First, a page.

A bigger house without moving
Daily Express, Wednesday 13th August 2008
Holly Thomas finds out how home improvements can add space and value to property
With the housing market struggling at present, many would-be sellers are thinking twice about moving and opting to improve instead.
Loft extensions, garage conversions and conservatories are all far more cost-effective ways of gaining more space compared with moving house for those who bought in the past couple of years and are seeing their property value falling.
According to research from insurer LV=, almost 1.5 million households will have an extension built, or plans drawn up, during the next 12 months rather than trying to trade up.
Lloyds TSB reported an increase in personal loans for home improvement in the first six months of 2008. The bank claims people are having to make more of an effort to add value to their homes in a market where buyers reign. A Lloyds spokesman says: "In a more buoyant property market, people taking on a development or home improvement could get away with some slapdash work, because their mistakes were covered by rising property prices."
Research shows a loft conversion boosts value by 12.5 percent, or £22,953 based on an average home worth £183.626.
According to GE Money Home Lending, creating an extra room in an extension increases value by about 11 percent, or £20,000, while adding a conservatory pushes it up by seven percent, or just over £12,000.
These three improvements combined could add £54,922 to the value of a typical three-bedroom semi. Smaller projects can also have a big impact, with a new kitchen adding almost five percent to the asking price - £8,447 - with central heating, new windows or a bathroom adding around three percent each.
When it comes to other, less costly, and dramatic improvements - such as installing a new bathroom suite or laying a patio, there are still good returns but they are lower.
Then research found that, while we may strive for an eco-friendly environment, estate agents still do not see energy-saving improvements such as installing solar panels as generating hot profits, adding just £1,500 value of a home.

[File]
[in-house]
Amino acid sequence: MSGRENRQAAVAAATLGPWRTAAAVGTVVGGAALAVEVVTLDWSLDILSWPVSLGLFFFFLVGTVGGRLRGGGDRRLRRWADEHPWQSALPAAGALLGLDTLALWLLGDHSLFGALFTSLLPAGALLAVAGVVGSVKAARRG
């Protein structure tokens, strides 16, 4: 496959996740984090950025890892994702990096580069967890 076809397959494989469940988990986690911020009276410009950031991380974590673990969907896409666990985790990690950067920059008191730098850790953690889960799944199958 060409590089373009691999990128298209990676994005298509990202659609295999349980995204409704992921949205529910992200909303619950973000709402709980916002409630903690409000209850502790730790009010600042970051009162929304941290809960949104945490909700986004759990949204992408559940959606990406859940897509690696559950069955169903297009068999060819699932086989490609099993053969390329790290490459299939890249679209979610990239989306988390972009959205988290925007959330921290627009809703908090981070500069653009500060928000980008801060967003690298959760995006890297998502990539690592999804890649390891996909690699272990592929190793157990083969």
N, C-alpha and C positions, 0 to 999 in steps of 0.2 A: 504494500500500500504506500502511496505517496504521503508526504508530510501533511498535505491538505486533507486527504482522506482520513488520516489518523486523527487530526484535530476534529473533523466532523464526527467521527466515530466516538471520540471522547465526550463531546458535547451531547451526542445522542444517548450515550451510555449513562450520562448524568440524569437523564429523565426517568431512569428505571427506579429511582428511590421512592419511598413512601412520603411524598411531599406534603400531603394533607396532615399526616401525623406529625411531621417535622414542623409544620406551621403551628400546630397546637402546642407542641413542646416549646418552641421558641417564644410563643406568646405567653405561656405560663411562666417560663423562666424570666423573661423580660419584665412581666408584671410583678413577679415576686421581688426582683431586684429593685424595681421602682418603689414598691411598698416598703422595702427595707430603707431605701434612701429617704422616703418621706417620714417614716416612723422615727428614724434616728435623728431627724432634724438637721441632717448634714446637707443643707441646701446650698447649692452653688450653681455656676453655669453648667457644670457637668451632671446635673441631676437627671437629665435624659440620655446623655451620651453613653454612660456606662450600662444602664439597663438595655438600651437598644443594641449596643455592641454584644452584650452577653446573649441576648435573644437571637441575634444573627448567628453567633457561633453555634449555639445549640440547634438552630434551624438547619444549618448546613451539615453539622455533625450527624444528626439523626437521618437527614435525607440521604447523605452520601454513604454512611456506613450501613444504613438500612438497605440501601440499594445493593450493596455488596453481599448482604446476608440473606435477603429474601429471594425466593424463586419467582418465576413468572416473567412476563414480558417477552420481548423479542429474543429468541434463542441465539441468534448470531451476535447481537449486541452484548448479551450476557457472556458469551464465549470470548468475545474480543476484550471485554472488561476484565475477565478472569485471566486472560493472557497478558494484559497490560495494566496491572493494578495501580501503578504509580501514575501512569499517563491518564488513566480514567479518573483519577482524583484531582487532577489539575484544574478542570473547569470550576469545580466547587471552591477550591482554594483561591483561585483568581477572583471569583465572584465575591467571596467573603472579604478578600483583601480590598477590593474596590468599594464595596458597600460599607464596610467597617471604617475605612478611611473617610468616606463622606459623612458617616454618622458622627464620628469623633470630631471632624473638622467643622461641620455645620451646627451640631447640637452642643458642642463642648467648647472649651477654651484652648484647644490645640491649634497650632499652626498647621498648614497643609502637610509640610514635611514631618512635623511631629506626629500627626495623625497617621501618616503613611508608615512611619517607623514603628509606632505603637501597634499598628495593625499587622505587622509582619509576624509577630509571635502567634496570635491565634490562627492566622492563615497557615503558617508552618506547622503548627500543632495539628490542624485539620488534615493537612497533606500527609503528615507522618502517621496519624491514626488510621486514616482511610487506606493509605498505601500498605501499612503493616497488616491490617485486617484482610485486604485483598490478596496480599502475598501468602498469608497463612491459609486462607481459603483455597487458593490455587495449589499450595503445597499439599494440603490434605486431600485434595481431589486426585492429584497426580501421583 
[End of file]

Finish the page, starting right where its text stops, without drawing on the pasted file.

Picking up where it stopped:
Gerry Bell at GE Money Home Lending says "The current housing market means that more people are looking to improve their home. However, before embarking on any improvements, it pays to know which ones will add the most value to your property.
"Region, type of property and location are all factors which will determine which improvement is best for a particular property, with the creation of extra living space continuing to be the best-value improvement."
This type of project may be daunting for those who have no idea where to start. Depending on the type and size of the extension, you may need to apply for planning permission. For details on planning rules, visit www.planningportal.gov.uk. There is also the cost to think about, the design and how much it will add to your home's value. There is little point in home improvements if they add nothing to the value.
A new service to help homeowners with this initial planning can be found at www.betternest.co.uk. The firm can compile a report detailing how much space you can add to your home, how much it will cost and, crucially what value it will add to a property.
The report, which costs £495, includes panning searches, 3D visualisations of the development, a detail project cost and post-work property value based on the current market conditions. You will need to help by providing a floor plan and photos of the exterior of your house. Betternest will do the rest.
Simon Smith, chief executive at Betternest says:" While the credit crunch is making big mortgages tougher to secure, the falling property market is causing buying chains to collapse. It's a double whammy that makes staying put and improving your home an even more attractive option than ever.
A report will also reveal whether the property can be extended without planning permission, know as Permitted Development Rights.
This is where you do not need to apply to your local planning authority for alterations to buildings that do not affect their external appearance, or for small external works.
The attraction of staying put includes avoiding stamp duty, legal fees and moving costs but home improvements are not cheap. Even a basic loft conversion will cost about £23,000.
However, given that the housing market may take years to recover from the effects of the credit crunch, it may be time to dip into savings - or start saving.
Borrowing money is one option. It was common to get an advance from your mortgage lender and add the money to your home loan but with house prices falling this is less than desirable because if your home is worth less, the new loan may exceed the lender's loan-to-value ratio.
A secured loan is risky because, if you default on repayments, your home could be repossessed.
An unsecured loan may be a safer route - as long as you can afford it. Make sure you do your homework and get the best rate possible.
Using the internet and Best Buy tables (see page 38) you can get a shortlist of lenders offering the cheapest rates.